Coal Finance Case Study: Putting Communities and a World Heritage Site at Risk for a New Power Plant

    As part of RAN's work to call on banks to commit to the Paris Pledge and end financing for coal and coal-fired power prior to the Paris climate summit this year, we'll be highlighting case studies of destructive coal projects around the world. This case study, authored by Greig Aitken from BankTrack highlights the Rampal coal plant planned for Bangladesh, which would have devastating impacts on communities, a World Heritage-listed mangrove forest, and the climate. Just last month, three of France’s largest banks (BNP Paribas, Crédit Agricole, and Société Génerale) committed to refrain from financing...

Systems Change, Rainforests, and Racism

“What Does ______ Have to Do with Rainforests?!”This week, RAN posted a message of support on Facebook about the courageous civil disobedience by Bree Newsome in South Carolina. And, as a testament to the social justice leanings of our community, our post was met with predominant support. Post by rainforestactionnetwork.However, there was also the de rigeur Internet Indignance. “Why is an environmental group talking about ____?” “What does this have to do with rainforests?!!” “You no longer have my support!” We always expect these responses. Yet when we touch on issues involving race in the United States, those responses always seem a little louder. And a lot uglier.Systems Change: It’s What We DoOf course, Rainforest Action Network is no stranger to civil disobedience or controversy. For 30 years, one of RAN’s core advocacy strategies has been to challenge corporate power and systems...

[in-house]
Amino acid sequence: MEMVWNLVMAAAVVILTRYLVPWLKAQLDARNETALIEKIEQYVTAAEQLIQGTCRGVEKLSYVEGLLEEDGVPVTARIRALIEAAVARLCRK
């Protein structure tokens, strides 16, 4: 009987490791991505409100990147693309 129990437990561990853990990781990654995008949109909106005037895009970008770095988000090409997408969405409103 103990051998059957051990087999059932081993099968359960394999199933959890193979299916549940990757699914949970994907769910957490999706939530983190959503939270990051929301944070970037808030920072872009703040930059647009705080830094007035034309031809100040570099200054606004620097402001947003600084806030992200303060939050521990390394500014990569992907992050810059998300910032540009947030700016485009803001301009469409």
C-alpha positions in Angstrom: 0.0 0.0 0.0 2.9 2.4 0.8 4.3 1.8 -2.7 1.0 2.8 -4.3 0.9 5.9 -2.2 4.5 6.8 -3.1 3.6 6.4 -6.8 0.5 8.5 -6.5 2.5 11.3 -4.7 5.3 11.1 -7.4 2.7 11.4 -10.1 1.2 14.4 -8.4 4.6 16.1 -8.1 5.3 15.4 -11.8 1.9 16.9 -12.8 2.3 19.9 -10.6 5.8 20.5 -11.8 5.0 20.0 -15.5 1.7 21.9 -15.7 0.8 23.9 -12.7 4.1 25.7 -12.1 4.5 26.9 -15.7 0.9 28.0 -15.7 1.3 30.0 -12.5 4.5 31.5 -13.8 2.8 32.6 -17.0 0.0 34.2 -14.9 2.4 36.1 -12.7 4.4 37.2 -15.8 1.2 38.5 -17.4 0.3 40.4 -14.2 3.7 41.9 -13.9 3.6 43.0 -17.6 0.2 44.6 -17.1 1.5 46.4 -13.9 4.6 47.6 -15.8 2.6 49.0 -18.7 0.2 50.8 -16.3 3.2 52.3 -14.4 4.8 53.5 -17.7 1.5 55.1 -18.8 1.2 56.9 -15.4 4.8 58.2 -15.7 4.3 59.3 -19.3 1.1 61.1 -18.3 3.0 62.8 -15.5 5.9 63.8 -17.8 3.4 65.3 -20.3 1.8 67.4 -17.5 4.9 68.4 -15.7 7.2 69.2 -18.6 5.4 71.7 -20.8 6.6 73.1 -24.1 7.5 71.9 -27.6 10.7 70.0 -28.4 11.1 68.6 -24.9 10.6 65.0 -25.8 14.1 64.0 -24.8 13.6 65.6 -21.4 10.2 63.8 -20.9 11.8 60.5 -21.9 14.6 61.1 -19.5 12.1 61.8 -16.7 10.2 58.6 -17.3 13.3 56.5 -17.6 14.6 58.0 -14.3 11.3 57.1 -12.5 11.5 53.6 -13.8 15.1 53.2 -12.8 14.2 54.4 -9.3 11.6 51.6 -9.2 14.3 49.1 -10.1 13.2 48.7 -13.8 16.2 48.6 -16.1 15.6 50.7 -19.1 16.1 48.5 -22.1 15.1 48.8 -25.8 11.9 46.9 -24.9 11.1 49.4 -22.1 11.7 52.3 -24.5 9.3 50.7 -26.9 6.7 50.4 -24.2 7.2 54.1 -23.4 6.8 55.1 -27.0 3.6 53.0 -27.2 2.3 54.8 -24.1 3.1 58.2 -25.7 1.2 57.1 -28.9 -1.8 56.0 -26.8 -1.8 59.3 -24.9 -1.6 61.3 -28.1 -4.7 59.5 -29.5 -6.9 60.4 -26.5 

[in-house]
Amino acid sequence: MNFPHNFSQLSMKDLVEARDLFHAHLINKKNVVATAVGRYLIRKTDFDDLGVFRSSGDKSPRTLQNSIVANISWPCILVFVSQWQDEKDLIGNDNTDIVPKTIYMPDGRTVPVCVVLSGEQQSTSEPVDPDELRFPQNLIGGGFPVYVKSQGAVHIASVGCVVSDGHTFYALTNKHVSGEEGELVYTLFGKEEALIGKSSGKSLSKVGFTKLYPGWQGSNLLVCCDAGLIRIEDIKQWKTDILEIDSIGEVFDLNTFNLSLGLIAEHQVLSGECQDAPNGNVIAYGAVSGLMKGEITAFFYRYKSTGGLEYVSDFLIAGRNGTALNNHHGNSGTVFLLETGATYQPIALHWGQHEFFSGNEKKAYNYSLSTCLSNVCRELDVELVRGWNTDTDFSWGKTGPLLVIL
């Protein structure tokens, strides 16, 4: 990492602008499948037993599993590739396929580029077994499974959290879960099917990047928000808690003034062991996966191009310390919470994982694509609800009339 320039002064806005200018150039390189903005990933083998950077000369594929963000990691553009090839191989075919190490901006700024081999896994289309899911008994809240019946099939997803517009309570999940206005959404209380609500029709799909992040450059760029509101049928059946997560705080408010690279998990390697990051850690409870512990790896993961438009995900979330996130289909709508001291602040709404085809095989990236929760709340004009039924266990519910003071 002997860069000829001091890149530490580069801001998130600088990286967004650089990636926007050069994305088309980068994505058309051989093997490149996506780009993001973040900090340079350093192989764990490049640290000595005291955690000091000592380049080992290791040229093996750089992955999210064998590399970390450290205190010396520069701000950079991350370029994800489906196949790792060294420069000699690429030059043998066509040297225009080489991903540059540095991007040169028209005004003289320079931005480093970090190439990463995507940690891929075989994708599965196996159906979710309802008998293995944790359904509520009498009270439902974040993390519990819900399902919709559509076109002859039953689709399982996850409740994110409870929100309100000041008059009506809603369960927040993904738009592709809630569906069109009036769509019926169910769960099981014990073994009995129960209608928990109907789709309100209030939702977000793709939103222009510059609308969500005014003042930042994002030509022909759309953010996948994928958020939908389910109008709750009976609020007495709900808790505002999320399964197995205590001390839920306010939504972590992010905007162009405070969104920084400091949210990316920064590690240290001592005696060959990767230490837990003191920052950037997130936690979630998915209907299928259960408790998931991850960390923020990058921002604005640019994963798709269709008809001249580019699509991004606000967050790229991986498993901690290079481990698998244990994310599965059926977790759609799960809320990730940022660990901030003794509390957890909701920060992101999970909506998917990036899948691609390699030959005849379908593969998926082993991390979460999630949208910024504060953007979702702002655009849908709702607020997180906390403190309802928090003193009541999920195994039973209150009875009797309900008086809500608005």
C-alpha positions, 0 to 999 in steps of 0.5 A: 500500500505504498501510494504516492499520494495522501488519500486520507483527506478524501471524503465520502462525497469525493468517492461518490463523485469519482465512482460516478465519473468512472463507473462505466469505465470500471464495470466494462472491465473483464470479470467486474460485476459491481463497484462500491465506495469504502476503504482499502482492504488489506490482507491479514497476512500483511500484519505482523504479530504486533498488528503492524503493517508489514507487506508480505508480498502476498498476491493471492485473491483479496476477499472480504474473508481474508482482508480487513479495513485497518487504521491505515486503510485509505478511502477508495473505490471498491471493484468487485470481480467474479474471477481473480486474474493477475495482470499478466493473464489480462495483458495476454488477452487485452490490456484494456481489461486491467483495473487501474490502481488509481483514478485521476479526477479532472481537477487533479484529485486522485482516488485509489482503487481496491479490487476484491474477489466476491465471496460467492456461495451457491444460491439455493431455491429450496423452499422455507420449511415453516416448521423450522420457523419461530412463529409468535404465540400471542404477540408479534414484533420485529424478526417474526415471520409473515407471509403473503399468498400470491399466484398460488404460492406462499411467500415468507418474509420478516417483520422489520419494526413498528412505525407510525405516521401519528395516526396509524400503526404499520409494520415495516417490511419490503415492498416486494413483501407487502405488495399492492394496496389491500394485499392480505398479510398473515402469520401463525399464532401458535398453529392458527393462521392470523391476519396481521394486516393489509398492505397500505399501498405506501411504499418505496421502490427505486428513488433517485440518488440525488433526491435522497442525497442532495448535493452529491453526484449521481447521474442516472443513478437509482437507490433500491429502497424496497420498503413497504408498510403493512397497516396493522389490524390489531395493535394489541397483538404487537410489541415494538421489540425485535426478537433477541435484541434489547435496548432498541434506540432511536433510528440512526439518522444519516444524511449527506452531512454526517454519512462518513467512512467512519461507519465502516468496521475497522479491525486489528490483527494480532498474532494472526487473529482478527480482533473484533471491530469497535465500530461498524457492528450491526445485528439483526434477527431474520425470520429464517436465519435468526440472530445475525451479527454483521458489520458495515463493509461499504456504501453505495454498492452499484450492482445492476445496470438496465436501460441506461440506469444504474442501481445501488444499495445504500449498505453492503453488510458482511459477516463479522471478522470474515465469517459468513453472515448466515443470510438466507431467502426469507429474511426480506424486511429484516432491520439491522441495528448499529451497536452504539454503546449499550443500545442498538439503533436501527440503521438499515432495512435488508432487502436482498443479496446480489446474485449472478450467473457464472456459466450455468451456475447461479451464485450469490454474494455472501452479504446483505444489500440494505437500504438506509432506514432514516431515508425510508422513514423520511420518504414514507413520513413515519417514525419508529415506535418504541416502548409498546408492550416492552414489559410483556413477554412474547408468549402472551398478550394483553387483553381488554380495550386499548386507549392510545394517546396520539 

Conflict Palm Oil Demonstration at Nissin Foods US Headquarters

Nissin Foods is one of the Snack Food 20 companies in RAN’s Conflict Palm Oil Campaign, and is lagging far behind the rest of the group with a weak palm oil commitment that relies solely on the inadequate Roundtable on Sustainable Palm Oil (RSPO) certification system and lacks requirements for suppliers to end destruction of rainforests, peatlands and abuse of human and labor rights. We were headed to their offices to make sure that our campaign demands were seen and heard by the folks who work at the there.

Photo Blog: Journey to the Incense Forests

One of my favorite parts of my job is the time I spend visiting communities at the frontlines of the forest movement. These are the people I find the most inspiring – the people who not only go to their rice, or coffee, or rubber fields everyday, but also spend their nights in meetings, their few spare hours in protest. These are the people who face threats of violence – or death – from the companies and their henchmen. They are the one who spend a substantial portion of their incomes on transportation to the cities, where they hold protests and meet with decision makers.

  • 06/15/15
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